Judge rules Apple is not 'illegal monopolist' in high-profile Epic case

Apple is not an illegal monopoly but has engaged in illegal anti-competitive conduct, a California federal judge ruled Friday in the high-profile case brought by Epic Games. 

Judge Yvonne Gonzalez Rogers, an Obama appointee, ruled that “the court does not find that it is impossible,” but rather that Epic failed to demonstrate that Apple is “an illegal monopolist.”

“Nonetheless, the trial did show that Apple is engaging in anti-competitive conduct under California's competition laws,” the judge said in the decision.


Gonzalez Rogers also issued an injunction “permanently” restraining Apple from prohibiting developers from including external links directing customers to options to make purchases outside of the in-app payment system.

Epic, the developer behind the popular Fortnite game, alleged Apple’s App Store rules are anti-competitive. The company said Apple limited developers' ability to direct consumers to alternative payment methods, collecting up to 30 percent commission fees.

Epic sued Apple after the tech giant kicked Fortnite out of its App Store in August 2020 when the game developer tried to circumvent Apple’s commission fees.

“Today the Court has affirmed what we’ve known all along: the App Store is not in violation of antitrust law,” Apple said in a statement.

“Apple faces rigorous competition in every segment in which we do business, and we believe customers and developers choose us because our products and services are the best in the world. We remain committed to ensuring the App Store is a safe and trusted marketplace that supports a thriving developer community and more than 2.1 million U.S. jobs, and where the rules apply equally to everyone,” the company added.

Despite Gonzalez Rogers siding with Apple in its defense against allegations of being a monopolist, she ruled that the tech giant is engaging in anti-competitive behavior through enforcement of anti-steering restrictions.


The injunction to force Apple to allow developers to direct customers to optional payment methods is a “measured remedy” to increase competition, transparency and consumer choice, she wrote.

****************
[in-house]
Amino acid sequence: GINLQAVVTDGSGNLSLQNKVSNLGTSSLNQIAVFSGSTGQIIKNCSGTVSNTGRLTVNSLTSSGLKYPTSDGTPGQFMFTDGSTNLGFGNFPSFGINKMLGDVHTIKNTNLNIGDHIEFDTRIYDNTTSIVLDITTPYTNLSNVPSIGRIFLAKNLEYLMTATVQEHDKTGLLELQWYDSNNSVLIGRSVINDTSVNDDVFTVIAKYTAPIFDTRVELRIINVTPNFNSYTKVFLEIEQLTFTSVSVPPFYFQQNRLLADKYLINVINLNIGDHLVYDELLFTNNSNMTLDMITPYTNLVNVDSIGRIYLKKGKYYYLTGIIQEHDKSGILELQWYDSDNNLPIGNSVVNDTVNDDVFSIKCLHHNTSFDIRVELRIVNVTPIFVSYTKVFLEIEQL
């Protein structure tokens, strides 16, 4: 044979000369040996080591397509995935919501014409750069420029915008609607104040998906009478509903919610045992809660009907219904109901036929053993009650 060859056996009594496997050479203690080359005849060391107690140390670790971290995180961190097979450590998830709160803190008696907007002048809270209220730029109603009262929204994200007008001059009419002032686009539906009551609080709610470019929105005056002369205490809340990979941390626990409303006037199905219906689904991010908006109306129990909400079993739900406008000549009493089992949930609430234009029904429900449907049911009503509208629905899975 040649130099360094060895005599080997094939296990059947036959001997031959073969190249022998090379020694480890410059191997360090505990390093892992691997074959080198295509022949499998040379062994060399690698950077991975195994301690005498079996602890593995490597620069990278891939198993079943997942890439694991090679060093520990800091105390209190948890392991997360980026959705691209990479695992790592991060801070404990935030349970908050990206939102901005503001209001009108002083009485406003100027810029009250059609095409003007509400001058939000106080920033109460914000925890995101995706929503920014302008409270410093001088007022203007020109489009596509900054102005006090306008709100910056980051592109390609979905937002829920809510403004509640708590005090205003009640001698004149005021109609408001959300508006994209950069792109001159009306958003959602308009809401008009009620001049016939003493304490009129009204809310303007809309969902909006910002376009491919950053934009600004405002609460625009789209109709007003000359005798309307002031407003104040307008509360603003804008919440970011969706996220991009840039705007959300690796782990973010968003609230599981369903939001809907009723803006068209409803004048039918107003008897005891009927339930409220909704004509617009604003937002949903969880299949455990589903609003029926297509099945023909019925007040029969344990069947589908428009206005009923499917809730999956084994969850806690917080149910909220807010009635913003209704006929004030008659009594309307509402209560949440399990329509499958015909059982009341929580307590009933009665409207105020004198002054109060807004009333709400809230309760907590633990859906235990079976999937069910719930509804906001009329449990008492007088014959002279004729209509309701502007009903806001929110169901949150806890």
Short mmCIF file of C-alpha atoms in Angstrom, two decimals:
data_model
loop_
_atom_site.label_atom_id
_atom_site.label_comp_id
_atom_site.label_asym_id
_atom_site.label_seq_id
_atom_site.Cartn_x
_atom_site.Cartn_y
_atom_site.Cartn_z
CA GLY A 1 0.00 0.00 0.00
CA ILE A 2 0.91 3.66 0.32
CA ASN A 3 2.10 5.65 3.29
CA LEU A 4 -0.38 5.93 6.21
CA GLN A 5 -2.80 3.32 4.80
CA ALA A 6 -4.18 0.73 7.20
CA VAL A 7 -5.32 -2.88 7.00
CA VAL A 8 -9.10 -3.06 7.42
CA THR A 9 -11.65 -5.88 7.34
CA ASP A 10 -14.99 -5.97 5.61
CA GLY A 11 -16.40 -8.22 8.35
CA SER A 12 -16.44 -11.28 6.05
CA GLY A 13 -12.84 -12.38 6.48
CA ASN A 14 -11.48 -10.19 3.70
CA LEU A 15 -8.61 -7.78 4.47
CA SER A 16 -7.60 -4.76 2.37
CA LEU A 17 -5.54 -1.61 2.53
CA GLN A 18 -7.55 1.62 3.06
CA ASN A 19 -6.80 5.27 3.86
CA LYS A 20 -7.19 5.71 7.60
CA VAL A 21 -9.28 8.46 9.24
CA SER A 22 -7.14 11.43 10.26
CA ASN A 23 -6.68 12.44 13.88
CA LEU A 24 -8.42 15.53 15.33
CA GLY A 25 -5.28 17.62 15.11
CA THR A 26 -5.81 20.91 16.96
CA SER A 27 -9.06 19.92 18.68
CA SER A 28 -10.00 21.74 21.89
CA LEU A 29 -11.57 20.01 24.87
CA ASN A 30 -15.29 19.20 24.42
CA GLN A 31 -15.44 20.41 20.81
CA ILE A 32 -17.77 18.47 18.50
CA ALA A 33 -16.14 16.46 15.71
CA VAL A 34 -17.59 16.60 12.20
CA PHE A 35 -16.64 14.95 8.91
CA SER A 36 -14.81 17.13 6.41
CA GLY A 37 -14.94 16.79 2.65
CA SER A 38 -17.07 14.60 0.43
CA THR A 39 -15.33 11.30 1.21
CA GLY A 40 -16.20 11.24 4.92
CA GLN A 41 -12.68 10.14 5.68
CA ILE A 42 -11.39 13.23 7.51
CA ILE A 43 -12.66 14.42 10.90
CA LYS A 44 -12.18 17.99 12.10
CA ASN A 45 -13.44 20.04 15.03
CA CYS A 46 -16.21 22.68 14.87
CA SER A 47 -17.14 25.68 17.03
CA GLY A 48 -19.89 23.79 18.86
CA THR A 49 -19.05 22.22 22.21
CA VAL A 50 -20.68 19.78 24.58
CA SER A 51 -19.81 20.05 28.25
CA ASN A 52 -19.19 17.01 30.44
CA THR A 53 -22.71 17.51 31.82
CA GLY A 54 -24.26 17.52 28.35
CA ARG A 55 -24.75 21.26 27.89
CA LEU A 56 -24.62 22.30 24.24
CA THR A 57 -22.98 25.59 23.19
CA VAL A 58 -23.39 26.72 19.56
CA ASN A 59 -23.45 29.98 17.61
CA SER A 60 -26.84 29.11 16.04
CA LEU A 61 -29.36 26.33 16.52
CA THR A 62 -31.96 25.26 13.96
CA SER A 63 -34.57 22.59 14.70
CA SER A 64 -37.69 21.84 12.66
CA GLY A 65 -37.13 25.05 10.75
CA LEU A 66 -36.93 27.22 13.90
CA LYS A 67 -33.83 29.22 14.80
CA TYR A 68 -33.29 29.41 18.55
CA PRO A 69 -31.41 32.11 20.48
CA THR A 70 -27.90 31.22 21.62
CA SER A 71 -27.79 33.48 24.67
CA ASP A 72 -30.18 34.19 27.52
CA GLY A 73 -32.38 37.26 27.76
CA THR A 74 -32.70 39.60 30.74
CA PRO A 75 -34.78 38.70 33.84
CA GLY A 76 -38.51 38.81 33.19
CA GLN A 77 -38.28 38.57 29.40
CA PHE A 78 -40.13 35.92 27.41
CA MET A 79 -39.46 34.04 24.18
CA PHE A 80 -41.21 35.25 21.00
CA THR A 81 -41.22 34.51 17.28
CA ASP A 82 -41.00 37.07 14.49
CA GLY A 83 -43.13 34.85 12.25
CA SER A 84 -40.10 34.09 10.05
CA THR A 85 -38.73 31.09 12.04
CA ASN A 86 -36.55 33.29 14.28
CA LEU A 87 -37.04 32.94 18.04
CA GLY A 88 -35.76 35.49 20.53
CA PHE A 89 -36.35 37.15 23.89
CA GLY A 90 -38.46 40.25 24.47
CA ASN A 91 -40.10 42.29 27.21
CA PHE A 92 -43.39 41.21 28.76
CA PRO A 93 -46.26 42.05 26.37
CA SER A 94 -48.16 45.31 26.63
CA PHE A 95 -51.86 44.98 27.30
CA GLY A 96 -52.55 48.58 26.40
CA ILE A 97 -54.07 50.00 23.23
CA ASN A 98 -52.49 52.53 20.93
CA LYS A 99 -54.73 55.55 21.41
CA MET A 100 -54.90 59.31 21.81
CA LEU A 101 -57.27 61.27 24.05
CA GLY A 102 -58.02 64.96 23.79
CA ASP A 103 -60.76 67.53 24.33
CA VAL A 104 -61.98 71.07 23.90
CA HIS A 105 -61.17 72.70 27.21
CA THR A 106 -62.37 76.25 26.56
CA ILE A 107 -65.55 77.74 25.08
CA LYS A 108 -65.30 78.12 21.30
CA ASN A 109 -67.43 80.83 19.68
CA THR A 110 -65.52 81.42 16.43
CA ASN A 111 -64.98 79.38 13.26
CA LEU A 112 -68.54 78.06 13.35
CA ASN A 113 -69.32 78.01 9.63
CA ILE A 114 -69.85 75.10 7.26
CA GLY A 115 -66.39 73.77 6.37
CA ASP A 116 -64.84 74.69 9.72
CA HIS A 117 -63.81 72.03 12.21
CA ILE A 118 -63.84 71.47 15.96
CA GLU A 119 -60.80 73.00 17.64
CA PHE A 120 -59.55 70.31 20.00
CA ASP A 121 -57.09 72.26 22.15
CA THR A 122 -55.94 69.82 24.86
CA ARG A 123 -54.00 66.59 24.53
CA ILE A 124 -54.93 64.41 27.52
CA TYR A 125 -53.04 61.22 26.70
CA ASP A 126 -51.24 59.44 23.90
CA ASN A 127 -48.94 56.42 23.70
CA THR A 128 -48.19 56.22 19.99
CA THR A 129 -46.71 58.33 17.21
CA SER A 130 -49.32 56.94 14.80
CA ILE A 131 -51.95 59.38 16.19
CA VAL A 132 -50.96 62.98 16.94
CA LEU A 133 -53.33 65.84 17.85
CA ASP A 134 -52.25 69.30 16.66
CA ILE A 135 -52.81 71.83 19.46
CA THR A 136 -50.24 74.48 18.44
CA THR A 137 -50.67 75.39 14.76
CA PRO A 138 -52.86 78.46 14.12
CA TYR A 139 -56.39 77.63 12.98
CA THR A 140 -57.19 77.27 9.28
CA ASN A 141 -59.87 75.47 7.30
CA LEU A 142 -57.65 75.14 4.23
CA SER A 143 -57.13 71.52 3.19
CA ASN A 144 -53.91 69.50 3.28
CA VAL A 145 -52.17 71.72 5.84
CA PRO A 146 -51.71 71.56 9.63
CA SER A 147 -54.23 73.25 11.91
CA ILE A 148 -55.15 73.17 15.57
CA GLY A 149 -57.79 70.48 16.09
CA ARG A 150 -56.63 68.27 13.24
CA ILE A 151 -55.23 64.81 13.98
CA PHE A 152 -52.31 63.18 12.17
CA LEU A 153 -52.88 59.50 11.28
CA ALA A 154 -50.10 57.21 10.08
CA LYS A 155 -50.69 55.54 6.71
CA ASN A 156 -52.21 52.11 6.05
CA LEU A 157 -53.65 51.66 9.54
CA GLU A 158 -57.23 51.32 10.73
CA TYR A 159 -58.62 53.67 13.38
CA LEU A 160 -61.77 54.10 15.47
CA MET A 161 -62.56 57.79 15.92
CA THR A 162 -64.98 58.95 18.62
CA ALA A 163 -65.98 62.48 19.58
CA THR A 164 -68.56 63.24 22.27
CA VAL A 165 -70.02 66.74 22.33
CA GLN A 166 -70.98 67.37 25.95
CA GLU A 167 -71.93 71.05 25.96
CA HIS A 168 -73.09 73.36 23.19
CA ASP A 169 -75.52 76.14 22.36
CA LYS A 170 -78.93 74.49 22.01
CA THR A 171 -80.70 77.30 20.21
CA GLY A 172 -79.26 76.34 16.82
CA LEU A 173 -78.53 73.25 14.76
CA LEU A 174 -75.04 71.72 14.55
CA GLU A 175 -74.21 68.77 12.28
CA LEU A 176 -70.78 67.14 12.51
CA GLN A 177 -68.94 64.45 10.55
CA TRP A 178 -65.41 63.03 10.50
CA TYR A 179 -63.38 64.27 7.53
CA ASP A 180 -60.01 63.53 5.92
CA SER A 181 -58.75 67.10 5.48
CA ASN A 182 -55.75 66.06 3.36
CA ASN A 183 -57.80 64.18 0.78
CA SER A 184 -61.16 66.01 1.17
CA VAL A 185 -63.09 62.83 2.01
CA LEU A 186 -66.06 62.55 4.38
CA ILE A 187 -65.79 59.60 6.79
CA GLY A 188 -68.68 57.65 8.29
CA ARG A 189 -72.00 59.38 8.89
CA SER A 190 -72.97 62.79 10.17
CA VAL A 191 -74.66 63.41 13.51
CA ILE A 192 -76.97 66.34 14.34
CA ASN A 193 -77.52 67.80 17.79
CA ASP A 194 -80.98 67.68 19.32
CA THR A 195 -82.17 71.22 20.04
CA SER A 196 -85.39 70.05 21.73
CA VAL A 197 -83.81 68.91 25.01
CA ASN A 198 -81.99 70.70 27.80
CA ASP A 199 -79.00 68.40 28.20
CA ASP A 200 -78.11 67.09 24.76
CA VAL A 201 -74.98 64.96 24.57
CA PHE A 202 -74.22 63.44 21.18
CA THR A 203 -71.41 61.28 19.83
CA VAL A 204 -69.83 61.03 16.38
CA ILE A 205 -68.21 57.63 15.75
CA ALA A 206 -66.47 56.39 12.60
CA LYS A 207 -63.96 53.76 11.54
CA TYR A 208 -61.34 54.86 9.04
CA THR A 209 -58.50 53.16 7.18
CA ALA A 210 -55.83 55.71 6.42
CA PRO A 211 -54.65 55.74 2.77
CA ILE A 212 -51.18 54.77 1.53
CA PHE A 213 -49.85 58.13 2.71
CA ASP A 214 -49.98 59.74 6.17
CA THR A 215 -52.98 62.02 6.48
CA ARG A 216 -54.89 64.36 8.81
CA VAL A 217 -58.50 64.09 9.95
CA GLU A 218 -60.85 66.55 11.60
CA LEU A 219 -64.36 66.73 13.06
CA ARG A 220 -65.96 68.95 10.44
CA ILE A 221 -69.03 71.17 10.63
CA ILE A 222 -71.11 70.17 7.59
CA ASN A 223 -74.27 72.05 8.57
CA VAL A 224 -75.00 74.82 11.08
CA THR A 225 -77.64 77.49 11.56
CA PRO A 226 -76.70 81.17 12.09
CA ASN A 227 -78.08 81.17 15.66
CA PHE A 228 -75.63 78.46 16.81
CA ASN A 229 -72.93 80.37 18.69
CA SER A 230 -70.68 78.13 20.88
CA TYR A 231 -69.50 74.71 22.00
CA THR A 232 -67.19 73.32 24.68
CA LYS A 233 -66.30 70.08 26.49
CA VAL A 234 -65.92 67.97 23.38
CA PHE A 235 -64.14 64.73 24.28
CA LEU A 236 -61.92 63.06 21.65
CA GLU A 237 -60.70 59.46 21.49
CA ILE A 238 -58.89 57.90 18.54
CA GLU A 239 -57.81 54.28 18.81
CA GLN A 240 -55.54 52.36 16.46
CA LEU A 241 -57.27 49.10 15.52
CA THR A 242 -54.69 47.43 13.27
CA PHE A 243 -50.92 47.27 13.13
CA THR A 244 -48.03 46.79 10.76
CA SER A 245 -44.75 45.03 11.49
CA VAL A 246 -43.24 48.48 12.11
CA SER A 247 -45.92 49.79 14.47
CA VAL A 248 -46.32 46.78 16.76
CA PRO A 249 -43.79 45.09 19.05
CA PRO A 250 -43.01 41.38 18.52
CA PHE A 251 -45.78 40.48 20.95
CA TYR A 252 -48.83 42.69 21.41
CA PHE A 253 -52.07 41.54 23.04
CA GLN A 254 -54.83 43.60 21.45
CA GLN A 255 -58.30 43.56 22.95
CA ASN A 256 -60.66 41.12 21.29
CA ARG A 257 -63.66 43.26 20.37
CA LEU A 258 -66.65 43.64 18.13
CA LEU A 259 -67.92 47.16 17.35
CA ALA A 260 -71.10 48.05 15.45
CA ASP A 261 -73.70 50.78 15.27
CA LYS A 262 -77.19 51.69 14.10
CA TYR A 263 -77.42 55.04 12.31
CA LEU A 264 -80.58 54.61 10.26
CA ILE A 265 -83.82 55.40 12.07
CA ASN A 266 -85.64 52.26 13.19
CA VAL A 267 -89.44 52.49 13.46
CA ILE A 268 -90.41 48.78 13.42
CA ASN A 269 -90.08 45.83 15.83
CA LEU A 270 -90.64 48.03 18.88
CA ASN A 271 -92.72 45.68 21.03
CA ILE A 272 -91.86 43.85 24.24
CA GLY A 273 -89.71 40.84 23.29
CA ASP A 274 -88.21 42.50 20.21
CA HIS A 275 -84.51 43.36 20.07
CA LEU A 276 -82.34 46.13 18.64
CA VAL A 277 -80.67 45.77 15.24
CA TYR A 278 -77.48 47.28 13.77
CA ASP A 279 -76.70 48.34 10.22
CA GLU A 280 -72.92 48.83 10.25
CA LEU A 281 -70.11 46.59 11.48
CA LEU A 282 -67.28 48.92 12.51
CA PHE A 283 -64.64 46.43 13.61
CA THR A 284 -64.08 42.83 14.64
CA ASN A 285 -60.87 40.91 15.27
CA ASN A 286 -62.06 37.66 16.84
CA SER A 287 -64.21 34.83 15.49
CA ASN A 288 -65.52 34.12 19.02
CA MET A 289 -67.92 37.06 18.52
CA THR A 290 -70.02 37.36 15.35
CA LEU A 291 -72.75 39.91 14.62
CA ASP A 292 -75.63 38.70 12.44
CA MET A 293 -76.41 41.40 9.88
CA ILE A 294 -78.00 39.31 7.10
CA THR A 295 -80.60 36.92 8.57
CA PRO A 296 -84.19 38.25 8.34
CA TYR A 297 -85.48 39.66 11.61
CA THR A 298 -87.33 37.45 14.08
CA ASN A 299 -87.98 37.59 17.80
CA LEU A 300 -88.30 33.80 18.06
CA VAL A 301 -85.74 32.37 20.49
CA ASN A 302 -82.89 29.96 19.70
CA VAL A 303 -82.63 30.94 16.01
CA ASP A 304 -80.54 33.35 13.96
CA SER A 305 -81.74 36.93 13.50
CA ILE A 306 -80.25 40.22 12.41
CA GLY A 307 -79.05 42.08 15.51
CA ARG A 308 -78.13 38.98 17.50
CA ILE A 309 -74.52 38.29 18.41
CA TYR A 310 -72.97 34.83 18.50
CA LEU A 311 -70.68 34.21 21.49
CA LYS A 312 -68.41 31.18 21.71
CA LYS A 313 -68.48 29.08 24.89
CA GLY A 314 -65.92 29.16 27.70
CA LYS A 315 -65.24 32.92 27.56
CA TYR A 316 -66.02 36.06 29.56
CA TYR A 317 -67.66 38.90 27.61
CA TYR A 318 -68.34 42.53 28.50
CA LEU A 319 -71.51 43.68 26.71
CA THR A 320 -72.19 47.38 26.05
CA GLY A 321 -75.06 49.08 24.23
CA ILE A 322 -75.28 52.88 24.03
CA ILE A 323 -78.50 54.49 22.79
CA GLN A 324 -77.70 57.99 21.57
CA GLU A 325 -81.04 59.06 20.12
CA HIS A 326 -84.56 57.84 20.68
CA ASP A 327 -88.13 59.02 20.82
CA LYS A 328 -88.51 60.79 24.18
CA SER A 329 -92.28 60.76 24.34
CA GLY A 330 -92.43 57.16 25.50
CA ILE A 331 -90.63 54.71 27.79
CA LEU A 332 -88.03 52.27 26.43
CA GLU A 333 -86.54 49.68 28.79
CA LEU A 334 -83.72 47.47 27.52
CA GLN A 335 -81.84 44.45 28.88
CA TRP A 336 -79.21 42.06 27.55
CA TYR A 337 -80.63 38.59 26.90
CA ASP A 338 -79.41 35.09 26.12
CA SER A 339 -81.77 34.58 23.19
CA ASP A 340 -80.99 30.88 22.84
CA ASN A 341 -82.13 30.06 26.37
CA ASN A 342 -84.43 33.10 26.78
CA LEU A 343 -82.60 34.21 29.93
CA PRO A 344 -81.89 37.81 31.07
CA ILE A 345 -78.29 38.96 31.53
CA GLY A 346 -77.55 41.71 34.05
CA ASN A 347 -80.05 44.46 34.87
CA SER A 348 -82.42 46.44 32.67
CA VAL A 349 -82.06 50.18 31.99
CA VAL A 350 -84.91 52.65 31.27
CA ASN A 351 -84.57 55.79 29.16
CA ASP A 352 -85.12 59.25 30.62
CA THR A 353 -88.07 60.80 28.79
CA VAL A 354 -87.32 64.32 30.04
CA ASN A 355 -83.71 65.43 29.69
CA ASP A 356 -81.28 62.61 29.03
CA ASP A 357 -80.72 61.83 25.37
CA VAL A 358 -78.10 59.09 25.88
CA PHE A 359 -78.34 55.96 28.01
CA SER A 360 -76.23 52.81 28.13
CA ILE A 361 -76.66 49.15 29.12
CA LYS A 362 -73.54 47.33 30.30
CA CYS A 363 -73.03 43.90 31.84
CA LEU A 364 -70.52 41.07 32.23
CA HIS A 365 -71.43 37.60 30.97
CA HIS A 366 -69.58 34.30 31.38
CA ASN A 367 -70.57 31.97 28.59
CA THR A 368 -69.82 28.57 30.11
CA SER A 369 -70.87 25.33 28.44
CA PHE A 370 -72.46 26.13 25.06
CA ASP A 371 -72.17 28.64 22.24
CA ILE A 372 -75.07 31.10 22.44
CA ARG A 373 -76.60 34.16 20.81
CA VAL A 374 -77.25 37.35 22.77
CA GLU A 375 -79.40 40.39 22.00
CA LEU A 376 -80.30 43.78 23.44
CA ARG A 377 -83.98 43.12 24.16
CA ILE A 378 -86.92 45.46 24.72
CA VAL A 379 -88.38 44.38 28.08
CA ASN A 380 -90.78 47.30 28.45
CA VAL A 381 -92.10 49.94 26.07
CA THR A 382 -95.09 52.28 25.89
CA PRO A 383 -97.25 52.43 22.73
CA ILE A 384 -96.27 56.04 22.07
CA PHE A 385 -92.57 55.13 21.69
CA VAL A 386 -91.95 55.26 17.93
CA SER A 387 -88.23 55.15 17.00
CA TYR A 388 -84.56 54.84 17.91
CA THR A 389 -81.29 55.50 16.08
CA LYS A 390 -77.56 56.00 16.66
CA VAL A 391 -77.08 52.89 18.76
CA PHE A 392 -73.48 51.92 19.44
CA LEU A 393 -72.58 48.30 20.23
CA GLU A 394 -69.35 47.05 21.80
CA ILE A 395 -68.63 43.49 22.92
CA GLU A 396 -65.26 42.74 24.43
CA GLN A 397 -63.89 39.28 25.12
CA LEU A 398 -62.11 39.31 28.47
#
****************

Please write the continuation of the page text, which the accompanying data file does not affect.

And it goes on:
Apple, however, is allowed to largely keep its App Store policies in place — including collecting commission fees and keeping the App Store as the sole download method on iPhones and iPads.

Epic is also ordered to pay Apple an amount equal to the 3 percent of the roughly $12 million in revenue Epic Games collected from users in the Fortnite app through direct payments. 

Just a couple of weeks before the ruling was issued, Apple announced a set of changes to its App Store including allowing developers to communicate with customers about alternative payment methods. The announcement was made as part of a settlement deal Apple reached with app developers in a separate case targeting the tech giant’s market power.

More recently, the tech giant announced last week that apps for media and streaming content would be allowed to link to their own websites for users to manage subscription payments in an update that closed the Japan Fair Trade Commission's investigation.

Although Apple was successful in defending its practices in Epic’s case, the company is facing further regulation of its App Store from lawmakers on both sides of the aisle in Washington. 

Bipartisan House lawmakers and senators have released bills aimed at increasing competition in the app market, including ending requirements for developers to use payment systems run by the Apple and Google stores.